Los Angeles Times

Quiet comeback at Rolling Loud festival

Travis Scott’s return is cut short by sound issue 16 months after Astroworld disaster.


As comebacks go, it was dark, noisy — and brief.

Thirty-seven minutes into Travis Scott’s headlining performanc­e Saturday night at this weekend’s Rolling Loud California festival, his sound abruptly cut out in the middle of his signature song, “Sicko Mode.”

People close to the main stage (and its monitors) could still hear him, kind of, as could those watching the festival’s popular livestream, which is why Scott finished “Sicko Mode” and did a bit of his hit “Goosebumps” before walking offstage.

But to most of the tens of thousands at Rolling Loud, which took place on the grounds of Hollywood Park next to Inglewood’s SoFi Stadium, the 31-yearold rapper known for his raucous sound and rowdy presentati­on had suddenly become a guy jumping around in virtual silence.

“I wish I could do more, but they’re making me go,” Scott said as he left — one way to describe a hard 11 p.m. curfew he surely knew was looming when he began his set nearly half an hour behind schedule.

It was a somewhat def lating end to what was supposed to be Scott’s first fullscale U.S. concert since his ill-fated Astroworld festival in Houston in late 2021, when a crowd crush killed 10 people and injured hundreds more.

Scott, for whom whipping up audiences is a crucial part of his act, but who has insisted that he was unaware that spectators were in trouble at Astroworld, is named in multiple lawsuits related to the deaths, which led to a congressio­nal investigat­ion of concert promoter Live Nation.

After being shunned by many in the music industry, including being reportedly booted from Coachella’s 2022 lineup, Scott has been

slowly inching his way back to the A-list status he once enjoyed, though he hasn’t made it easy for himself.

Just last week, a sound engineer at a nightclub in New York alleged that Scott assaulted him during a DJ gig and wrecked $12,000 worth of equipment. (Scott’s lawyer called the incident a “misunderst­anding” and said he’s “confident that Travis will be vindicated once all is said and done.”)

Still, in Rolling Loud — widely referred to as the world’s biggest hip-hop festival, with events in a growing number of cities and countries — Scott has found an eager partner for his return. This year, he’s booked to headline Rolling Loud shows in Portugal, Germany and Thailand; according to Variety, the company paid Scott between $1.6 million and $1.8 million for Saturday’s performanc­e in L.A.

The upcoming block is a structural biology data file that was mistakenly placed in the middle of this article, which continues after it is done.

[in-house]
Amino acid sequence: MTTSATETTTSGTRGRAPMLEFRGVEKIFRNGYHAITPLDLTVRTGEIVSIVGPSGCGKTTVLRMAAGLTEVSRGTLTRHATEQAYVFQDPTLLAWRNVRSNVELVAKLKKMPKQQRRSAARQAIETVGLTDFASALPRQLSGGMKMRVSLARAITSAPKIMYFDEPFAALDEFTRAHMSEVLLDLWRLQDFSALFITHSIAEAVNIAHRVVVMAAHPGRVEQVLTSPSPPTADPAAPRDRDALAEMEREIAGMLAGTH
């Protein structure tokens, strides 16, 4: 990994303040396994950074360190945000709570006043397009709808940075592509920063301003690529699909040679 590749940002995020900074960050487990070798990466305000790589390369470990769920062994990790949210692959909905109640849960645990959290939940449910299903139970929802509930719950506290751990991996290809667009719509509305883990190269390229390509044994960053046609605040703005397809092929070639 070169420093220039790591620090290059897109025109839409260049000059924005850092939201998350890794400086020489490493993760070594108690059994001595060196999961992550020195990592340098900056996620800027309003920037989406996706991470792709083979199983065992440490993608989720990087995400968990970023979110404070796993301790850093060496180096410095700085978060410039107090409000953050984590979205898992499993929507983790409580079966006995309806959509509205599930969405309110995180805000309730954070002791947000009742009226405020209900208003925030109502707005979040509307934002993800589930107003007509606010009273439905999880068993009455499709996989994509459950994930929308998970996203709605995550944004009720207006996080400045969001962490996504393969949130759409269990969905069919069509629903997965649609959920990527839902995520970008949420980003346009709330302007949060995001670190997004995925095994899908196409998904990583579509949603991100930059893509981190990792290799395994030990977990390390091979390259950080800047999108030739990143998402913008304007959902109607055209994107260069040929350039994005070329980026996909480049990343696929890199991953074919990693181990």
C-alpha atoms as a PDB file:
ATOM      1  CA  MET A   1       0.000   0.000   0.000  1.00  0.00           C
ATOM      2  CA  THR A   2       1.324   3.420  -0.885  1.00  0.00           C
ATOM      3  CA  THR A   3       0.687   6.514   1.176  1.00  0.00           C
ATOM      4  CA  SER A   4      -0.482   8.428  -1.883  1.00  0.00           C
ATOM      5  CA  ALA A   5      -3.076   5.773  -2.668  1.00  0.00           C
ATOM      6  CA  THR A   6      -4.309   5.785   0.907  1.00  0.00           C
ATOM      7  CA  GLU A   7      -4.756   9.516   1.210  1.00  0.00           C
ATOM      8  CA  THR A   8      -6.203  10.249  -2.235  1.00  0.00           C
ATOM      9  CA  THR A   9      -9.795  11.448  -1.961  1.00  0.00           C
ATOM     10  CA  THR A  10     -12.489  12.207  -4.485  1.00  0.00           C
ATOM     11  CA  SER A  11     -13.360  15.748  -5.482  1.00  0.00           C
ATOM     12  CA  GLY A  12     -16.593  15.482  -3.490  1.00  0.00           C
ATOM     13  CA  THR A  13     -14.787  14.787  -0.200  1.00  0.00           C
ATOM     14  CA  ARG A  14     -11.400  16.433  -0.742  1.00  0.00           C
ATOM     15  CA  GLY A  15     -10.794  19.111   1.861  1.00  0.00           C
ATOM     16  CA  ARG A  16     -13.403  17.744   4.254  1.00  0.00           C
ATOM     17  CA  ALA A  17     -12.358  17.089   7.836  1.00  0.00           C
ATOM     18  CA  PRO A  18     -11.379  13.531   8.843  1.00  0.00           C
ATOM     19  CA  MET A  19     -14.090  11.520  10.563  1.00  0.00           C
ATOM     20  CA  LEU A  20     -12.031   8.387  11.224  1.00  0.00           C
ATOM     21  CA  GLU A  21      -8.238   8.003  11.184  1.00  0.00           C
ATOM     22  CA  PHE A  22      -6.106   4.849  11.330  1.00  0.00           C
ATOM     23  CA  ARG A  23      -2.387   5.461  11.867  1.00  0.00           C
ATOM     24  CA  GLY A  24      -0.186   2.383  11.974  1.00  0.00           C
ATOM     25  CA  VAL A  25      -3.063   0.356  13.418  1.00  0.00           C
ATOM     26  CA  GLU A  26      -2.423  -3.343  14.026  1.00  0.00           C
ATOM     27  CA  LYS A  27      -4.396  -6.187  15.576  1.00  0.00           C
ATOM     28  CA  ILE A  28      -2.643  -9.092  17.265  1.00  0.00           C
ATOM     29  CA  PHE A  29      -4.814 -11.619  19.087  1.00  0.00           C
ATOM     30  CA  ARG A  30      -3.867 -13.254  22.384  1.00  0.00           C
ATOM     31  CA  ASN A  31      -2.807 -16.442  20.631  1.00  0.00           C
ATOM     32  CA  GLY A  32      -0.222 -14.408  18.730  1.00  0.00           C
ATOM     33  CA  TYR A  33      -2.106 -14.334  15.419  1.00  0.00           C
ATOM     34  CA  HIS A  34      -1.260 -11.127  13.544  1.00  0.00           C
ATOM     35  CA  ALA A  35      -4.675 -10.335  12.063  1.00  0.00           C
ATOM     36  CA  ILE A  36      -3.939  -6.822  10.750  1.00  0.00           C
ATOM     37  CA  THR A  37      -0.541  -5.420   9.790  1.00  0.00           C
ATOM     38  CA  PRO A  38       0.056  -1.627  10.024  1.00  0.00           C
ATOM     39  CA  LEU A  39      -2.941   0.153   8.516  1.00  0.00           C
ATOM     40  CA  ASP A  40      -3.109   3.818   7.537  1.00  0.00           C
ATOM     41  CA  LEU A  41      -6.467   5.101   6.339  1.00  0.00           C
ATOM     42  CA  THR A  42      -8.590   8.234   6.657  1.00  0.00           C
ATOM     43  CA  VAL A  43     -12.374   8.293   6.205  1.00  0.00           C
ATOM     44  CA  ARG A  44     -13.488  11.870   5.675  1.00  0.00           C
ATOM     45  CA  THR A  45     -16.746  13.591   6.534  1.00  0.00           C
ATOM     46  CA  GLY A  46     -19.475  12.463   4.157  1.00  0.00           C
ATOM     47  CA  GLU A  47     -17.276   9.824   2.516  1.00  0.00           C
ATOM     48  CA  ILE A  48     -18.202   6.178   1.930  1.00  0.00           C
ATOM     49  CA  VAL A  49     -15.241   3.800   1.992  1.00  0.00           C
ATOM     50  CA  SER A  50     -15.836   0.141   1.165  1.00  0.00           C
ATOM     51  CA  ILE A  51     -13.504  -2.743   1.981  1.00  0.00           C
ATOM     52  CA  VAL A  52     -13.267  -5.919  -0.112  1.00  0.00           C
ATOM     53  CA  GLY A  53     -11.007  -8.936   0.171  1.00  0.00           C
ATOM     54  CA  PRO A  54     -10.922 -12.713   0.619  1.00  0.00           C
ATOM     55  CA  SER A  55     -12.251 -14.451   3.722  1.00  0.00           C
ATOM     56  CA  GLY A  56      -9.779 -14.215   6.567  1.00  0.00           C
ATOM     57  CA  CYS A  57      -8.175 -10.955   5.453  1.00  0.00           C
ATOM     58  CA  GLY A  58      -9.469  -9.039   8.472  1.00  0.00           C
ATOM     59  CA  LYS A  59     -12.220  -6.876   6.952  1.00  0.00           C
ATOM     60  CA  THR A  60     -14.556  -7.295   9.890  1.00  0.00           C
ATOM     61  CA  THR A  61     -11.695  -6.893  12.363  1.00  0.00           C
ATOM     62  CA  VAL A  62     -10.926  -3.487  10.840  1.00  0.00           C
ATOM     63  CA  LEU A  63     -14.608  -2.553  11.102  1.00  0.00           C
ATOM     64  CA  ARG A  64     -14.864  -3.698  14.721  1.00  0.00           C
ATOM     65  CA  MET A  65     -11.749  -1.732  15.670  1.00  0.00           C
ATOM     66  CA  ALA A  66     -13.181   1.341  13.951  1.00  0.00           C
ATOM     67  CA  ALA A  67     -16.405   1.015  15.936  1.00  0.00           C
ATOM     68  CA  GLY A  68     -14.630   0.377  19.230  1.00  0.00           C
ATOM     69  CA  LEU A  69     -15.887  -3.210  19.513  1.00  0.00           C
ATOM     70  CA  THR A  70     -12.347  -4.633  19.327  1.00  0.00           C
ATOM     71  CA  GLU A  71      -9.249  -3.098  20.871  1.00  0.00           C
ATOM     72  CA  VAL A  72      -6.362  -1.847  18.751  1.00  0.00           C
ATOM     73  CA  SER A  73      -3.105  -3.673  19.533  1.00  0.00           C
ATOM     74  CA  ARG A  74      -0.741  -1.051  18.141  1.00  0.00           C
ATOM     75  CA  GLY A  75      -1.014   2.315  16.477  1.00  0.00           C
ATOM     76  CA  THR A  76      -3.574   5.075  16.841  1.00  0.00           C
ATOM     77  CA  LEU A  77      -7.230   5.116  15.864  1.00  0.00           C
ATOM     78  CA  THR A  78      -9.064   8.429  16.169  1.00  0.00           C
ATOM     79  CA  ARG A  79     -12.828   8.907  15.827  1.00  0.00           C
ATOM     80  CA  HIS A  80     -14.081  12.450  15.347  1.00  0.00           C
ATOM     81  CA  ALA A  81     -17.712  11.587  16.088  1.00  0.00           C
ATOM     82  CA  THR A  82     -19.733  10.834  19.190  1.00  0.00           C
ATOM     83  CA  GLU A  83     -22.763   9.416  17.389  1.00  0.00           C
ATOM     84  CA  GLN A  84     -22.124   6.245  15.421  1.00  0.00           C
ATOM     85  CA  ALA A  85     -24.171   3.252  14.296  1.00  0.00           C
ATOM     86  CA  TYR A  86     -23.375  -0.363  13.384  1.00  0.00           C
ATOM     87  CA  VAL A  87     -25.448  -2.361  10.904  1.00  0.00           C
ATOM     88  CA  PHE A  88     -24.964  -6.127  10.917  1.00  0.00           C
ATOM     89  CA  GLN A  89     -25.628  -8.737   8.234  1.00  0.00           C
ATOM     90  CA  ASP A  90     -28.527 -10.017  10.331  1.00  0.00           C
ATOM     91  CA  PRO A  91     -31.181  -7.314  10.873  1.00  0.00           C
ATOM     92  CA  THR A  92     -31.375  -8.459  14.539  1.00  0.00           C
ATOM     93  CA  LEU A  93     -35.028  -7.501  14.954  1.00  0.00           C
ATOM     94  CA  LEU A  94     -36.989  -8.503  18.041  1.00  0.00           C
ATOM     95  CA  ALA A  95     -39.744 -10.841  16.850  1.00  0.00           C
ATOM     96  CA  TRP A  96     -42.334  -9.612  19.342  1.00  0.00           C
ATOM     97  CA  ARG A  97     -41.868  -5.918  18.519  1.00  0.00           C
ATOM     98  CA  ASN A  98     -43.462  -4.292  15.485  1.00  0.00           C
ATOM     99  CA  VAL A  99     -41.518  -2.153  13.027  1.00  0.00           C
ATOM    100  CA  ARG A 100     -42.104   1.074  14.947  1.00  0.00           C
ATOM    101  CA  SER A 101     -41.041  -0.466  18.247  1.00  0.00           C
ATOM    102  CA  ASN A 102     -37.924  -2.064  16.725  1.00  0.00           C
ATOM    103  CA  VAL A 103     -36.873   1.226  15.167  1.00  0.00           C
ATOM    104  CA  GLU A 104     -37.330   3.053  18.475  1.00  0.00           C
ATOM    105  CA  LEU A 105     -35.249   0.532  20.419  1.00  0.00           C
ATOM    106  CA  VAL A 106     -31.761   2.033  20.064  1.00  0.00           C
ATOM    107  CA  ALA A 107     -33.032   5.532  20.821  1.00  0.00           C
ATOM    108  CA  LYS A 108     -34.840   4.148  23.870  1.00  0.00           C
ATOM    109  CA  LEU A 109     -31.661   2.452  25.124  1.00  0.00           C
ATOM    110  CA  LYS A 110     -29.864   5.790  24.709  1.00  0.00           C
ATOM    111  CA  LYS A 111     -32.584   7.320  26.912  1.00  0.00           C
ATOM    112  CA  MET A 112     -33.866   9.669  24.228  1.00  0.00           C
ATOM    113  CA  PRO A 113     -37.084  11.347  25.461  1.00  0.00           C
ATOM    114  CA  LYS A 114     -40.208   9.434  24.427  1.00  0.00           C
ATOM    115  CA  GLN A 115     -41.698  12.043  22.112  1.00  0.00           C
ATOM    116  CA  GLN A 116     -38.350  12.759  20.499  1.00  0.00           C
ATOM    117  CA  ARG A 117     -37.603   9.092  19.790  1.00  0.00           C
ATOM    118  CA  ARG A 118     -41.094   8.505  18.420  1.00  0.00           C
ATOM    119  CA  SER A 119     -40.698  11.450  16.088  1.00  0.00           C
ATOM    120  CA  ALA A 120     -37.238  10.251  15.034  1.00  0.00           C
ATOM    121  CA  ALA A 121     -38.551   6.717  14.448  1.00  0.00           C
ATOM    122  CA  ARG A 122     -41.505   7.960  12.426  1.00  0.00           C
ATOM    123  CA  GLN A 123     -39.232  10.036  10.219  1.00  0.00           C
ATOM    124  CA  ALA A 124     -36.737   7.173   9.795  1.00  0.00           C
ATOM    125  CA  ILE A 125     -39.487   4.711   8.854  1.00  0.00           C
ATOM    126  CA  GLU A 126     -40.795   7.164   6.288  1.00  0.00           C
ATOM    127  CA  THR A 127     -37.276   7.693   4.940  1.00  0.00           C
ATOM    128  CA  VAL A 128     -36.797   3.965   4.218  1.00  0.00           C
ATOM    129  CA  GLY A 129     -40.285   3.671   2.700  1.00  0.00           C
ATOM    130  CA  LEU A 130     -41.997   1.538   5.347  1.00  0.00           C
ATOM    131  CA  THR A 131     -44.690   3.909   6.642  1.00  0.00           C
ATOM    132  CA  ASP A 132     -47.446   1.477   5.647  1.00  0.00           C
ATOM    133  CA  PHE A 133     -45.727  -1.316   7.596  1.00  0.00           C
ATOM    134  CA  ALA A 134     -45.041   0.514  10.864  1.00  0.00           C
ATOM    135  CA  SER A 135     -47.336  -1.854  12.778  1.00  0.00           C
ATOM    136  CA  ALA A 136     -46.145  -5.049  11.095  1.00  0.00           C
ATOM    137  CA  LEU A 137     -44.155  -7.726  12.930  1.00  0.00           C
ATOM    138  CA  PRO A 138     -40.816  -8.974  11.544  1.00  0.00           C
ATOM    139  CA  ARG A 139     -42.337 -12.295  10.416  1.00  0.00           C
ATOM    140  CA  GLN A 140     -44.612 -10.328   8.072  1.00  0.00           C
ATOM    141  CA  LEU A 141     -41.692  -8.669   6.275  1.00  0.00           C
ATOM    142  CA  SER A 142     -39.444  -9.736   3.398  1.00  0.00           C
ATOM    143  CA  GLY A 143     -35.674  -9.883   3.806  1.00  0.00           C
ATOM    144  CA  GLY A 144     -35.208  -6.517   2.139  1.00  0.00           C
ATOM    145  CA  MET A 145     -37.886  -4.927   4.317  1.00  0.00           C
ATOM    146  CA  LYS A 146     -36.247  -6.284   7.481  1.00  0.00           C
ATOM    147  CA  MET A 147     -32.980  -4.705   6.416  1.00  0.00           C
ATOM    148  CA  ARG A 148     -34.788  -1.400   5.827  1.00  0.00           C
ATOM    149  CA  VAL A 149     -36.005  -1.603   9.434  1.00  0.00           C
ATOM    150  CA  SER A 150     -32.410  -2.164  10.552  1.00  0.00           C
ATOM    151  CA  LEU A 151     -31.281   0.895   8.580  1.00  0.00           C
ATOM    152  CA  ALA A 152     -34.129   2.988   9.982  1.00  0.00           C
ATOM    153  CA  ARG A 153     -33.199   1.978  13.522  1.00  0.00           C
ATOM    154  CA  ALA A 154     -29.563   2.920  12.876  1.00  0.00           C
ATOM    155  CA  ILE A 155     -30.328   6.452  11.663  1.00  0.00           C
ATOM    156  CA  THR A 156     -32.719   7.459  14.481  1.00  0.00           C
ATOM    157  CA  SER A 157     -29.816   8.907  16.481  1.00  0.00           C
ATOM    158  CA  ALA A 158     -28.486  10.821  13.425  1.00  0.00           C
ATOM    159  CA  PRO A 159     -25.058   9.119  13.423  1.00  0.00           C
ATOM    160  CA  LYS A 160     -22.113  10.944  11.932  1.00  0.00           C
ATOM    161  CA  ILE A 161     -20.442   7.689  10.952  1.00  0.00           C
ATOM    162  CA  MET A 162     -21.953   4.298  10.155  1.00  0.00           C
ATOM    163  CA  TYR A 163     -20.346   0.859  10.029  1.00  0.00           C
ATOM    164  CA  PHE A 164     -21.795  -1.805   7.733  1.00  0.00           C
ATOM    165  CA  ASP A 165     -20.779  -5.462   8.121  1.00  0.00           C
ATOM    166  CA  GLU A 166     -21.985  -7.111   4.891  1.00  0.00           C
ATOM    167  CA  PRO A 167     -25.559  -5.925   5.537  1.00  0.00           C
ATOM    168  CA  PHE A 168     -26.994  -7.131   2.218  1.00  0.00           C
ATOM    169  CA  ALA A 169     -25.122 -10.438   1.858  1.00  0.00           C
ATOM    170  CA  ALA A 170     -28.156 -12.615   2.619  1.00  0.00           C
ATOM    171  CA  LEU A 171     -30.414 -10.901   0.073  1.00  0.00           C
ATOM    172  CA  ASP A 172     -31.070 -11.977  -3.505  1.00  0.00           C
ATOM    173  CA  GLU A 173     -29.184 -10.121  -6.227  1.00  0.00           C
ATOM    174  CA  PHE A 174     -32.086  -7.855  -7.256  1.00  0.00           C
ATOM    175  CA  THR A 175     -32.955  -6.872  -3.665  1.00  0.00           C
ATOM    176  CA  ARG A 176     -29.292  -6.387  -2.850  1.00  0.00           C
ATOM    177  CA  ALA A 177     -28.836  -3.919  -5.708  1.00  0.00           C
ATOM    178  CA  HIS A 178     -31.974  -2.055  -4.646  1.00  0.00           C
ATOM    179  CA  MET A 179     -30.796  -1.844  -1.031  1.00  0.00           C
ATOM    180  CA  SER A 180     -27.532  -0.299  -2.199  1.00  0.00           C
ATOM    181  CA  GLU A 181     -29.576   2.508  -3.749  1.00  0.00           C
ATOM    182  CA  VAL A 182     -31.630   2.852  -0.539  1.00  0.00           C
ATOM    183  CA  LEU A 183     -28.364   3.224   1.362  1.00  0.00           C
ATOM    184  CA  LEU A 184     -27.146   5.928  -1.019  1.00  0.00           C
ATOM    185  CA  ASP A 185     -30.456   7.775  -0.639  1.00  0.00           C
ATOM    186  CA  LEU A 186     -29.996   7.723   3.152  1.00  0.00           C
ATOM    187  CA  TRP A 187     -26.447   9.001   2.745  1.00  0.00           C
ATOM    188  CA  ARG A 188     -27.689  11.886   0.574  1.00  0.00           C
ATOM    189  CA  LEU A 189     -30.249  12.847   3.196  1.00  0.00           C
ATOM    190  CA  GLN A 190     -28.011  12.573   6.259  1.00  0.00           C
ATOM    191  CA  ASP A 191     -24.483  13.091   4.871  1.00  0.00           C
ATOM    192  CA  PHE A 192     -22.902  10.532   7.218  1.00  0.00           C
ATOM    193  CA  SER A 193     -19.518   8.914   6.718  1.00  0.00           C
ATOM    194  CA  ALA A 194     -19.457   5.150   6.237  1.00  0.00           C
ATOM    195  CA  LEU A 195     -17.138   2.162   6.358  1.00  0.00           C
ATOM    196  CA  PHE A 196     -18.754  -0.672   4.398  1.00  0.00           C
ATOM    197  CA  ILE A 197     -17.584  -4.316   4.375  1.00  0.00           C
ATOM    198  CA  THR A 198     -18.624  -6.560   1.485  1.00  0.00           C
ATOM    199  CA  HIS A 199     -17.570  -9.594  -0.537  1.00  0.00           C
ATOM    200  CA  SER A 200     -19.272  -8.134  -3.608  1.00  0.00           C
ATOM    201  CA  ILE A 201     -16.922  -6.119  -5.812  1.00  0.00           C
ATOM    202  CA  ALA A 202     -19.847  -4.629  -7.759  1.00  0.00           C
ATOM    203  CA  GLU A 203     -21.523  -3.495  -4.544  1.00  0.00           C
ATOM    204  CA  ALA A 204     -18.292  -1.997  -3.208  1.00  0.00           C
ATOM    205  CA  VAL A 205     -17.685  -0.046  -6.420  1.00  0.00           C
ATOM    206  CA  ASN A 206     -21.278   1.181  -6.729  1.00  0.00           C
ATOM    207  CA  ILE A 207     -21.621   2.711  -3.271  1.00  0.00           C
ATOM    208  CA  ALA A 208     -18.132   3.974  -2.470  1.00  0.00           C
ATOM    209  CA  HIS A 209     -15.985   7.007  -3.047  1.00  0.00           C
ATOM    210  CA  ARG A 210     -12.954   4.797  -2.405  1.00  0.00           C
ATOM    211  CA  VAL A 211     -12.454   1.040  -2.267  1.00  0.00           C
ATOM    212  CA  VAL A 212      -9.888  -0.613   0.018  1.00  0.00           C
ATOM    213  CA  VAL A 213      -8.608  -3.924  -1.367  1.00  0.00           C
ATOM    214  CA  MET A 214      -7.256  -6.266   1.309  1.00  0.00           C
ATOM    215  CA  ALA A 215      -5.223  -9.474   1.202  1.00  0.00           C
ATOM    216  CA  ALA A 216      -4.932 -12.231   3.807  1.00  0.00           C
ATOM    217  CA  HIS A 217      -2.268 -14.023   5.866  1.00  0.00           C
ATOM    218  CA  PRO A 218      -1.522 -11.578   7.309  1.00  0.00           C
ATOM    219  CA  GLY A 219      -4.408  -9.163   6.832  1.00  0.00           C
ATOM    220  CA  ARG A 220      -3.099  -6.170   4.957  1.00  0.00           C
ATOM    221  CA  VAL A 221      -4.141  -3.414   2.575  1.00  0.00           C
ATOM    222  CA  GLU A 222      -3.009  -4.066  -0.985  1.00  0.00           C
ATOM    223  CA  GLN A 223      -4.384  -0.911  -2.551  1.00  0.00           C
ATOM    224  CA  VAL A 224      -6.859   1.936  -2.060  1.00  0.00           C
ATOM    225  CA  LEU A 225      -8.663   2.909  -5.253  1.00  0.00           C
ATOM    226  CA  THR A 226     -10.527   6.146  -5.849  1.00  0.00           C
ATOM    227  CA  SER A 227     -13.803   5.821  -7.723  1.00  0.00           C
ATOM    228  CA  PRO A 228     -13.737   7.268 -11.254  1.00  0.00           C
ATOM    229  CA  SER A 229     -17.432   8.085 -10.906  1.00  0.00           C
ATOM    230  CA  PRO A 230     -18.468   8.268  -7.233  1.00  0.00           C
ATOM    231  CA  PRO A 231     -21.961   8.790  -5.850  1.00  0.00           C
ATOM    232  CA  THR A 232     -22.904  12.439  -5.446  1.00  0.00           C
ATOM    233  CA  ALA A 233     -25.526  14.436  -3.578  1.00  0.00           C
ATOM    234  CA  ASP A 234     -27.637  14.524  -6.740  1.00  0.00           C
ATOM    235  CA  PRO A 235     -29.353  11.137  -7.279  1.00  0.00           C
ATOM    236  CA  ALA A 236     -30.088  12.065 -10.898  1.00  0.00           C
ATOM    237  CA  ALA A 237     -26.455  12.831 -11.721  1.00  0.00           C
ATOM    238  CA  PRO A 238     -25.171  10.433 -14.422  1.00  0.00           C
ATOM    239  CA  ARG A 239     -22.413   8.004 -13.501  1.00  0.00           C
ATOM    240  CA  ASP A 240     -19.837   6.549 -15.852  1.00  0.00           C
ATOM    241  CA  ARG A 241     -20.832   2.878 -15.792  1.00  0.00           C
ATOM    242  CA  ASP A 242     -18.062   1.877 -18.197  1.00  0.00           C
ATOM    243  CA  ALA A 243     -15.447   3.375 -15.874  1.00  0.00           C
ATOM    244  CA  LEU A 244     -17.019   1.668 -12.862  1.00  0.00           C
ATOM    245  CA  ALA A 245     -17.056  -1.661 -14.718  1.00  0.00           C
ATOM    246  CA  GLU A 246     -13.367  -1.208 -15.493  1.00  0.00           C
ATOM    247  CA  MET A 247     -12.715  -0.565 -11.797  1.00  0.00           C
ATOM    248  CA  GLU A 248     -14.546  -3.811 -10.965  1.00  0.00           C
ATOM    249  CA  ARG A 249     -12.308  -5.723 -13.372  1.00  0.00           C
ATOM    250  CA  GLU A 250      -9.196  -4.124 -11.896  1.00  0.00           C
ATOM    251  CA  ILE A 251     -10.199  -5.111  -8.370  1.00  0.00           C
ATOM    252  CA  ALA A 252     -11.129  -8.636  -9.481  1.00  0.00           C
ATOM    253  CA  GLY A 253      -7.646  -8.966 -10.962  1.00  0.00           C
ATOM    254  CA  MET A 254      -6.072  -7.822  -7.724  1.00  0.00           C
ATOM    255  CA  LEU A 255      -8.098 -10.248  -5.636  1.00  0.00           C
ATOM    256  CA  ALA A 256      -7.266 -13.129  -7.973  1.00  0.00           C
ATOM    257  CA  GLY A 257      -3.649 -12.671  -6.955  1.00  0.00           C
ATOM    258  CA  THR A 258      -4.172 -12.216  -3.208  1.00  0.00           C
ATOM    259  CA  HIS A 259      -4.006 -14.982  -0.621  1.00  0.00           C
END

Held Friday to Sunday in what amounted to SoFi’s parking lot, Rolling Loud California also featured Playboi Carti, Kodak Black, Trippie Redd, Lil Baby and Tyga, among dozens of acts; Lil Wayne brought out Nicki Minaj for an unannounce­d appearance Saturday, while Don Toliver surprised fans during his set with a cameo by Justin Bieber.

Like all Rolling Loud events, the festival sought to capture the experience of hip-hop as lived by its youngest fans, those for whom the genre’s watchwords include “rage,” “mosh” and “lit.”

Scott in their eyes is something of a pioneer, having released his major-label debut eight years ago — an eternity in rap time. (The MC’s most recent LP, “Astroworld,” came out in 2018; lately, he’s been teasing the upcoming release of a follow-up to be called “Utopia.”) And here he seemed gratified to reclaim his role as king of the pit, even if he stopped short of exhorting the crowd toward the kind of wild behavior he used to demand.

Dressed in dark clothes and a ball cap, his eyes hidden behind a futuristic-looking mask, Scott yowled through songs like “Highest in the Room,” “Stargazing” and “Butterfly Effect,” his heavily processed vocals slithering over throbbing trap beats draped in bleary synth textures. The low stage lighting and a hardworkin­g smoke machine gave the show a vaguely apocalypti­c feel only heightened by pyrotechni­cs that occasional­ly sent columns of fire shooting into the sky.

Short as it was, the performanc­e was effective in that it demonstrat­ed the state of a valuable brand unchanged by controvers­y. But it also reminded you that hip-hop, which has never moved faster than it does right now, was evolving during Scott’s time away.

Playing the headliner’s slot on Friday night, 26-yearold Playboi Carti — whose own set was temporaril­y halted by Rolling Loud organizers after fans reportedly jumped over a barricade — pushed the aggrorap sound that predominat­es at Rolling Loud to a kind of gothic nü-metal extreme, screaming almost unintellig­ibly as an electric guitarist ripped frantic yet weirdly elegant solos. Compared with Carti’s genuinely freaky performanc­e, Scott’s felt almost old-fashioned.

 ?? Vincent Madero Rolling Loud ?? RAPPER Travis Scott takes to the stage in Inglewood. His performanc­e was cut short by sound issues.
Vincent Madero Rolling Loud RAPPER Travis Scott takes to the stage in Inglewood. His performanc­e was cut short by sound issues.

Newspapers in English

Newspapers from United States